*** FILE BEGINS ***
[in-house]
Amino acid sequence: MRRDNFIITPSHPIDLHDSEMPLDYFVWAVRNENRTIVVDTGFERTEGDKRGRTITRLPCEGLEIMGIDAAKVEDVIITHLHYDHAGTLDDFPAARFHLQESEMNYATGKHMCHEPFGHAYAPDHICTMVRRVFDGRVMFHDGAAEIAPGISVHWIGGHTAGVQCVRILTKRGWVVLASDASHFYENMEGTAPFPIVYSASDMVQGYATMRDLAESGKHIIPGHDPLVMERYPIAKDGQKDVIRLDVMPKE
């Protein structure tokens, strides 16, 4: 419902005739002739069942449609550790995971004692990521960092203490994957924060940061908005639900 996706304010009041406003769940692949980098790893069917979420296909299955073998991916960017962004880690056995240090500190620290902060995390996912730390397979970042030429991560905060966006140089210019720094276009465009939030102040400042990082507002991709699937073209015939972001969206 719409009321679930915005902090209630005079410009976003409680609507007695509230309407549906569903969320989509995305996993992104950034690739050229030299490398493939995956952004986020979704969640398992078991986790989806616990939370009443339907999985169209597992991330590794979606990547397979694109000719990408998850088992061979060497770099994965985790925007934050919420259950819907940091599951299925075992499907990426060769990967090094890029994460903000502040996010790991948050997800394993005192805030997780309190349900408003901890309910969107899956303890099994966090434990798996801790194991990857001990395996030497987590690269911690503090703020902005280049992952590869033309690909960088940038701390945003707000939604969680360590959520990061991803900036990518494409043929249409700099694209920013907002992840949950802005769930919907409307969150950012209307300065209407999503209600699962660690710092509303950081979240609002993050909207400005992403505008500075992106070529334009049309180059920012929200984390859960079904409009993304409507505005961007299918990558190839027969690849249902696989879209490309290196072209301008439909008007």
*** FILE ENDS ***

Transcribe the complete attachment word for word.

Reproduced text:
[in-house]
Amino acid sequence: MRRDNFIITPSHPIDLHDSEMPLDYFVWAVRNENRTIVVDTGFERTEGDKRGRTITRLPCEGLEIMGIDAAKVEDVIITHLHYDHAGTLDDFPAARFHLQESEMNYATGKHMCHEPFGHAYAPDHICTMVRRVFDGRVMFHDGAAEIAPGISVHWIGGHTAGVQCVRILTKRGWVVLASDASHFYENMEGTAPFPIVYSASDMVQGYATMRDLAESGKHIIPGHDPLVMERYPIAKDGQKDVIRLDVMPKE
């Protein structure tokens, strides 16, 4: 419902005739002739069942449609550790995971004692990521960092203490994957924060940061908005639900 996706304010009041406003769940692949980098790893069917979420296909299955073998991916960017962004880690056995240090500190620290902060995390996912730390397979970042030429991560905060966006140089210019720094276009465009939030102040400042990082507002991709699937073209015939972001969206 719409009321679930915005902090209630005079410009976003409680609507007695509230309407549906569903969320989509995305996993992104950034690739050229030299490398493939995956952004986020979704969640398992078991986790989806616990939370009443339907999985169209597992991330590794979606990547397979694109000719990408998850088992061979060497770099994965985790925007934050919420259950819907940091599951299925075992499907990426060769990967090094890029994460903000502040996010790991948050997800394993005192805030997780309190349900408003901890309910969107899956303890099994966090434990798996801790194991990857001990395996030497987590690269911690503090703020902005280049992952590869033309690909960088940038701390945003707000939604969680360590959520990061991803900036990518494409043929249409700099694209920013907002992840949950802005769930919907409307969150950012209307300065209407999503209600699962660690710092509303950081979240609002993050909207400005992403505008500075992106070529334009049309180059920012929200984390859960079904409009993304409507505005961007299918990558190839027969690849249902696989879209490309290196072209301008439909008007």